U.S. surgeon normal defends CDC masks change, blames tech corporations for Covid deaths

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Vivek Murthy speaks during his confirmation hearing as medical director in the regular public health corps and surgeon general in the public health service before the Senate Committee on Health, Education, Labor and Pensions in Washington, Feb. 25, 2021.

Caroline Brehman | Swimming pool | Reuters

U.S. Surgeon General Vivek Murthy followed federal guidance that those fully vaccinated against Covid-19 no longer need to wear masks and accused social media companies of inciting misinformation about vaccines.

Murthy told CNN’s State of the Union that it also gives communities the flexibility to use masking requirements based on new infections and vaccination rates, as Los Angeles did.

Nationwide, the new US Covid-19 cases rose this week by 70% compared to the previous seven days to an average of 30,000 new infections per day, fueled by the Delta variant. The number of deaths increased by 26% from week to week to an average of 250 lives lost per day, mostly in unvaccinated patients.

Murthy said social media companies had fueled false accounts about the safety and effectiveness of Covid-19 vaccines, and reiterated President Joe Biden’s comments that social media companies “kill people.”

“These tech companies have taken positive steps,” Murthy said. “But what I also told them publicly and privately is that it is not enough.”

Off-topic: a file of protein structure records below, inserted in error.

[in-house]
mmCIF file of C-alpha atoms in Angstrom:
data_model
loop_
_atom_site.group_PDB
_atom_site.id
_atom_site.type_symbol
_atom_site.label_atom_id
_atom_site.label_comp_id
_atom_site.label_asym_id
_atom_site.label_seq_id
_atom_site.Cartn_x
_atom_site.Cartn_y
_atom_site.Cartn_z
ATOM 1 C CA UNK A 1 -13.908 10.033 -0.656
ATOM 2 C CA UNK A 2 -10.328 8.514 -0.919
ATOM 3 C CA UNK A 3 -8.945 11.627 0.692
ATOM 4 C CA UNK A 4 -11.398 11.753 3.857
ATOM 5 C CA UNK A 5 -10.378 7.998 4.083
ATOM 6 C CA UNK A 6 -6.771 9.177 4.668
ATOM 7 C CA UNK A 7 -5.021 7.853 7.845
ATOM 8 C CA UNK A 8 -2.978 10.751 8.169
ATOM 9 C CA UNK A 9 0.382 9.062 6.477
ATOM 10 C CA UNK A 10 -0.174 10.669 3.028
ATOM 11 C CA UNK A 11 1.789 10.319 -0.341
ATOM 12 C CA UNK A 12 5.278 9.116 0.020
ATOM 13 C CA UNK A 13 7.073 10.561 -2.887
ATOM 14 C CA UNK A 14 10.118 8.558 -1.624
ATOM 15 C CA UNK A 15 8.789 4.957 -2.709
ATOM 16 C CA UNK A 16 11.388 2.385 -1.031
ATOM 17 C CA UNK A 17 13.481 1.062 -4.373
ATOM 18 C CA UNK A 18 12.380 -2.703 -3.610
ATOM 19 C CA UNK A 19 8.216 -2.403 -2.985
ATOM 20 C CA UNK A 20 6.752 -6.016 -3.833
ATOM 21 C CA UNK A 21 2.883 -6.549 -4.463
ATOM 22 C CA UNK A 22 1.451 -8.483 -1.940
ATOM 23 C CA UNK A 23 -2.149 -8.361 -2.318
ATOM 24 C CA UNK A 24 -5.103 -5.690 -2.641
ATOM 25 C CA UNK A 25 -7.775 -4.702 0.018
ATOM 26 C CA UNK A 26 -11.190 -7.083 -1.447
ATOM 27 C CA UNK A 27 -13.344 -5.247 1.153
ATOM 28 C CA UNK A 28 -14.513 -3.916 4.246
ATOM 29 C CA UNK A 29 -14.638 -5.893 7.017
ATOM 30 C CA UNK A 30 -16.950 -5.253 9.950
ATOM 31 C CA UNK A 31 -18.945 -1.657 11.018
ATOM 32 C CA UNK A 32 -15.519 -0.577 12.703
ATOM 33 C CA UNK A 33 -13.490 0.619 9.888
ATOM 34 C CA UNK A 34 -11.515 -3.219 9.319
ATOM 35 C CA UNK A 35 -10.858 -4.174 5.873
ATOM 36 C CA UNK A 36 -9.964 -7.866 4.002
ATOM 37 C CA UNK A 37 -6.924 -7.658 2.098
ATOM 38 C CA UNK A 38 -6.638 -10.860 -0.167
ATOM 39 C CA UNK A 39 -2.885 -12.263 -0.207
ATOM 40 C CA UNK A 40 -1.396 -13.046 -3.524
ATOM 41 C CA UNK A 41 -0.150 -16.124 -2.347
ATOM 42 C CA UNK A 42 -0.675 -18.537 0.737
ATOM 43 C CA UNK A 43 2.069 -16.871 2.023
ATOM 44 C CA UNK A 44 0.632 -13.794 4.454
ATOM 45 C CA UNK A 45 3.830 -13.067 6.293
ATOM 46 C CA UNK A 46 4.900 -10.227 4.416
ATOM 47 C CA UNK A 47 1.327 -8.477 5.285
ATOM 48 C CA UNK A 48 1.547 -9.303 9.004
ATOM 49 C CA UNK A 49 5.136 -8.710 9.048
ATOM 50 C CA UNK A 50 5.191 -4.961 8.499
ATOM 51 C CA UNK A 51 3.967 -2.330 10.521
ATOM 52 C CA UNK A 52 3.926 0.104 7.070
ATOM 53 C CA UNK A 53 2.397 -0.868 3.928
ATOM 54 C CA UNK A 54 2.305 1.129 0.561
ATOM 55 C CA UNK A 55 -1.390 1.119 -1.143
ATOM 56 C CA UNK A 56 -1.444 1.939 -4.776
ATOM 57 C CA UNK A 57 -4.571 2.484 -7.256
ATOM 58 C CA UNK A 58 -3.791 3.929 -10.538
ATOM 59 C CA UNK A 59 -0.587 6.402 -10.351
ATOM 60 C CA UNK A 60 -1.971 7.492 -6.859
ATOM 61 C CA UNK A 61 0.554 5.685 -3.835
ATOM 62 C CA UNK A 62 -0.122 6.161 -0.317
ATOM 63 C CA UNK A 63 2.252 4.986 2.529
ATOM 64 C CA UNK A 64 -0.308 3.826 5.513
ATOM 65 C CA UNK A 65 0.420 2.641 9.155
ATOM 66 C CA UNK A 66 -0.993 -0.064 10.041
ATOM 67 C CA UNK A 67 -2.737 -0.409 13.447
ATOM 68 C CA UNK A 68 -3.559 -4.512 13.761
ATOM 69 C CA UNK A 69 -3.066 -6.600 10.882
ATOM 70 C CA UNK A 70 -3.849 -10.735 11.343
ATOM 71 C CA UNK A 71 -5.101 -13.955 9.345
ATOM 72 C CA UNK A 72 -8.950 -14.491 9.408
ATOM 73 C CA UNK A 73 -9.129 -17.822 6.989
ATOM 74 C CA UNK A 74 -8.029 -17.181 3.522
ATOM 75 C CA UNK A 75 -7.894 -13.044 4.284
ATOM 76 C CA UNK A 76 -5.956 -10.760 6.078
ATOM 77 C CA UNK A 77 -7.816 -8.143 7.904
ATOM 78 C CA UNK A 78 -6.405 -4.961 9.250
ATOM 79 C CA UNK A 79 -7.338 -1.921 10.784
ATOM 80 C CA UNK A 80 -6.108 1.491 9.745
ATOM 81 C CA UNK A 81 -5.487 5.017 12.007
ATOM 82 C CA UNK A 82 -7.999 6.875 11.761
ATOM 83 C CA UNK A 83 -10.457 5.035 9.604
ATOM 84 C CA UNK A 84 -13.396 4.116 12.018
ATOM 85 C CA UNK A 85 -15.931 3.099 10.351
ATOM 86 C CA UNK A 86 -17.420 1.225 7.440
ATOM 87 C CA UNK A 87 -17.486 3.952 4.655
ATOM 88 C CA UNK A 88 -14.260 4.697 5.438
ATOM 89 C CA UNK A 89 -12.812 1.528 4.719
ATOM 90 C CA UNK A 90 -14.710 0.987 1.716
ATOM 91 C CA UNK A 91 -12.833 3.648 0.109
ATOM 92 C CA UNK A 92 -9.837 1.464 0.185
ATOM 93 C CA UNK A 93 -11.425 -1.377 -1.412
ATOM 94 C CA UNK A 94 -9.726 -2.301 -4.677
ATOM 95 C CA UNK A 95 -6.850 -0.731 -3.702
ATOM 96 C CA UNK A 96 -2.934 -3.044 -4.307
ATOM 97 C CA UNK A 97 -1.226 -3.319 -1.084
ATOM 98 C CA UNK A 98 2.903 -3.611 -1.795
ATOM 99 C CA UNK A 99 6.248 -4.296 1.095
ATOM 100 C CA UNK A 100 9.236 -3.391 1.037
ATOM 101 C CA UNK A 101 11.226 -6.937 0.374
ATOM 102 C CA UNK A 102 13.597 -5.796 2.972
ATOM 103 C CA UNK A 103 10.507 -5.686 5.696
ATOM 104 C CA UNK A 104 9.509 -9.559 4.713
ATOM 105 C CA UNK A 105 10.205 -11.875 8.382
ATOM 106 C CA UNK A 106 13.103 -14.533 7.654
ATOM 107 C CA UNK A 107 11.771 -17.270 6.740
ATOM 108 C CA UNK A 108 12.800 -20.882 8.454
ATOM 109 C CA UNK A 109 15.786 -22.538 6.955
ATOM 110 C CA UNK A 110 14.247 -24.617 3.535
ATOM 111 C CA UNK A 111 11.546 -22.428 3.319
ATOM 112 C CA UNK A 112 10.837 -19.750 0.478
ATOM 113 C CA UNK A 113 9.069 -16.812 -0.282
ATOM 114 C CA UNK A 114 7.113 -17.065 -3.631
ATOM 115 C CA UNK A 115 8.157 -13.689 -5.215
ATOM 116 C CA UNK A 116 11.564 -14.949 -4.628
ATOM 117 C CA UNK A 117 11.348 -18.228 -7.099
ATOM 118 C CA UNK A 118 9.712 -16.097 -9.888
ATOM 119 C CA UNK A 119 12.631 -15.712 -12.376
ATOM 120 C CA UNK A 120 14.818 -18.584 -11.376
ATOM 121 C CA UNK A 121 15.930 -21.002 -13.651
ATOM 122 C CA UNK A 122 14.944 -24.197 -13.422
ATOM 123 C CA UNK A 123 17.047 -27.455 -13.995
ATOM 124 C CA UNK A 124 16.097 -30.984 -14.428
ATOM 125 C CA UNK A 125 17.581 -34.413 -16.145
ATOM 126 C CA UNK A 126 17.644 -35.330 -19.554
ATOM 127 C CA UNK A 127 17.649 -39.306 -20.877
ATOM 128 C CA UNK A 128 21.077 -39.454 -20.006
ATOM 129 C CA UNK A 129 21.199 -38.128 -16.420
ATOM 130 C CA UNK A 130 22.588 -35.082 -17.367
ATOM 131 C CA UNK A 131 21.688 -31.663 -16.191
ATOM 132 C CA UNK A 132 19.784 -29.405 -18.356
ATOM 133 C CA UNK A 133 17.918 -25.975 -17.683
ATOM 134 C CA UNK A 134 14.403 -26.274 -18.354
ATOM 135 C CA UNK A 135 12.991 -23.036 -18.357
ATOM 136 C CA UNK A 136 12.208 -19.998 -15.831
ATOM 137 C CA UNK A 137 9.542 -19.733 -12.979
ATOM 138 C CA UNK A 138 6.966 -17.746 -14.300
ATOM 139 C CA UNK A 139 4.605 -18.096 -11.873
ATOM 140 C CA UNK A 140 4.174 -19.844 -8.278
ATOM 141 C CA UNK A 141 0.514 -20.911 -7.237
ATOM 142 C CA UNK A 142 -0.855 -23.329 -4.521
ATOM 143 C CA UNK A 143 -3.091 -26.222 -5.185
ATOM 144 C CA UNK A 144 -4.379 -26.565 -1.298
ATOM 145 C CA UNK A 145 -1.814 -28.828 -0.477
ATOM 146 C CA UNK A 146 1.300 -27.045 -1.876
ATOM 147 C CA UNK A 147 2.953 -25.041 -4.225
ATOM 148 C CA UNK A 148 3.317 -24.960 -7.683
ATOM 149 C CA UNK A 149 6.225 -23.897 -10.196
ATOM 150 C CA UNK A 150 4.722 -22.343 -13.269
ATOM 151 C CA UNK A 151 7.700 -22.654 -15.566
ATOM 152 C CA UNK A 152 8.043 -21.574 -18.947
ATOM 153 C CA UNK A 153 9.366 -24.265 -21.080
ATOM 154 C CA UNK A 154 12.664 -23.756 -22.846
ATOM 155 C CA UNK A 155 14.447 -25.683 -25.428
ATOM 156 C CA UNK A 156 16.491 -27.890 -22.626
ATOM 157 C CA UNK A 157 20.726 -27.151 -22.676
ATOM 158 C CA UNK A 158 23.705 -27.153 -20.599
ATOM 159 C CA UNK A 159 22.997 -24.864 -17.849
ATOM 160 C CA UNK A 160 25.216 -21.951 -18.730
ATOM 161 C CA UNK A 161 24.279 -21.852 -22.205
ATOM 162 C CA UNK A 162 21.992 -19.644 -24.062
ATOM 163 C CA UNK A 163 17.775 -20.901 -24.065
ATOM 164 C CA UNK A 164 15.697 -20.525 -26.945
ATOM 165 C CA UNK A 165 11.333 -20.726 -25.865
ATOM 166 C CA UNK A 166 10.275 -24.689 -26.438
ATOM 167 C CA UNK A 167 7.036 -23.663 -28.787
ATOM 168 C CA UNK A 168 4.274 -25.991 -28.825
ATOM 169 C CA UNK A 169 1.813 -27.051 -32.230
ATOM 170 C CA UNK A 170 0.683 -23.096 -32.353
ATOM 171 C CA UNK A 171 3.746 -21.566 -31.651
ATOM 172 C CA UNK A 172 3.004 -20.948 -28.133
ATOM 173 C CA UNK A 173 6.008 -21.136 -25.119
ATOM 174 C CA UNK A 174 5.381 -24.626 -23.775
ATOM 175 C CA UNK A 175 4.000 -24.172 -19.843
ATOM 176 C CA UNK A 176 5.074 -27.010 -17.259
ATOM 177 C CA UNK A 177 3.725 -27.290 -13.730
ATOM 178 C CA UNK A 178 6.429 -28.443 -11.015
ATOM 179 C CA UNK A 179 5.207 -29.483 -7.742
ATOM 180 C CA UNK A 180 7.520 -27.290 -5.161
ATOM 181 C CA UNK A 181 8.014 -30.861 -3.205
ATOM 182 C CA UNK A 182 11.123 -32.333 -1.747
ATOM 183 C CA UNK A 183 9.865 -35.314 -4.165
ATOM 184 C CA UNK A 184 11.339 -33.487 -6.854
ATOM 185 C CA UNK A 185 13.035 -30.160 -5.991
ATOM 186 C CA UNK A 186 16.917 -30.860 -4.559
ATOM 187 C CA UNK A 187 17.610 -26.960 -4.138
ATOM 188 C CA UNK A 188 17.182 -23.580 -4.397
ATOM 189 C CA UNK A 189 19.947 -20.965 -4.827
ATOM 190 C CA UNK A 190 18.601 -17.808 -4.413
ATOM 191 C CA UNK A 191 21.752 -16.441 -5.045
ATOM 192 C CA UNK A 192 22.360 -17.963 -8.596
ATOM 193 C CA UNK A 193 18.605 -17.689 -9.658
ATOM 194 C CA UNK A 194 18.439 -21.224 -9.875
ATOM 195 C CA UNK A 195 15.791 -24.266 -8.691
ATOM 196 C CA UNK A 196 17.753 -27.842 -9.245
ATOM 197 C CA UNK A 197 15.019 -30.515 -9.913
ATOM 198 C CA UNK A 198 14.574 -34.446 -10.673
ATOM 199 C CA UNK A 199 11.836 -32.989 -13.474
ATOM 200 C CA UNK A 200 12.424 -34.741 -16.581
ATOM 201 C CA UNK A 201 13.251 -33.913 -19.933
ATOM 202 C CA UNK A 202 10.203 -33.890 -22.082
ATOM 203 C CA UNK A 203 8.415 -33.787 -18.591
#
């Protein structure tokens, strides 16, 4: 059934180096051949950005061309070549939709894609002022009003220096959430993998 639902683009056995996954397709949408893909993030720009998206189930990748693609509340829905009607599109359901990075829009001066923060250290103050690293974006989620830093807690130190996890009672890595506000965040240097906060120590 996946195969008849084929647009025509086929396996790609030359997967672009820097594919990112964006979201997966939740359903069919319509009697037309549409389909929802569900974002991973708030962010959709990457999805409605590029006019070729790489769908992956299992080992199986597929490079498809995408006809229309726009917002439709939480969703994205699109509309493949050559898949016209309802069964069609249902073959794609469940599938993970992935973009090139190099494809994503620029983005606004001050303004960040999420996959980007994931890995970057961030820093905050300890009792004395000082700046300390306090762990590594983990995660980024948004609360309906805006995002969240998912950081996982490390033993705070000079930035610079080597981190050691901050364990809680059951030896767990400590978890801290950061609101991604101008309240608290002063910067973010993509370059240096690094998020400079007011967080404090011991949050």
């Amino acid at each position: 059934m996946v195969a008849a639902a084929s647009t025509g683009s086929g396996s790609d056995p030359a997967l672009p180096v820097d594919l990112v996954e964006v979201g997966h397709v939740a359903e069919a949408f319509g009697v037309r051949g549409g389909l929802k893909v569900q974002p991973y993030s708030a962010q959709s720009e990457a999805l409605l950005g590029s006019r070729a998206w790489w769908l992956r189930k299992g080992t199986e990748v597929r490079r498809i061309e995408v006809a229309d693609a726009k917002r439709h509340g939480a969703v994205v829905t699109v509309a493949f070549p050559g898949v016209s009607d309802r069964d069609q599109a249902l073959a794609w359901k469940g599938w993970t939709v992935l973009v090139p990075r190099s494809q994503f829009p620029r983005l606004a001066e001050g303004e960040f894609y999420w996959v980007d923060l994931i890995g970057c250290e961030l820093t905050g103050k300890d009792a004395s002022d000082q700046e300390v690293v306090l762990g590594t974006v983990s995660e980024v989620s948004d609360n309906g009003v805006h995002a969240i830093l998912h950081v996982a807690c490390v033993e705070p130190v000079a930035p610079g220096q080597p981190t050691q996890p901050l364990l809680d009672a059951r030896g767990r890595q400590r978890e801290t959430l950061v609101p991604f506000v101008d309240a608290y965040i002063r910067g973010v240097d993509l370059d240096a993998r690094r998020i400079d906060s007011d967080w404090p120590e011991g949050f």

Facebook defended Biden’s claim in a post on Saturday, saying it promotes authoritative information about vaccines and is aggressively targeting health misinformation on its platforms.

Minnesota Democratic Senator Amy Klobuchar told CNN’s State of the Union that she was looking for ways to legally hold social enterprises accountable for vaccine misinformation and suggested some may even need to be wound up.

“I’m a fan of antitrust law so that we can have real competition with the dominant platforms,” ​​said Klobuchar.

Ken McClure, the Mayor of Springfield, Missouri, blamed misinformation as part of the driving force behind poor vaccination rates in his community, which has seen a huge surge in Covid-19 cases.

“I think we’re seeing a lot of dissemination on social media,” McClure told Face the Nation on CBS. “I think we as a society and certainly in our community will be hurt by it.”

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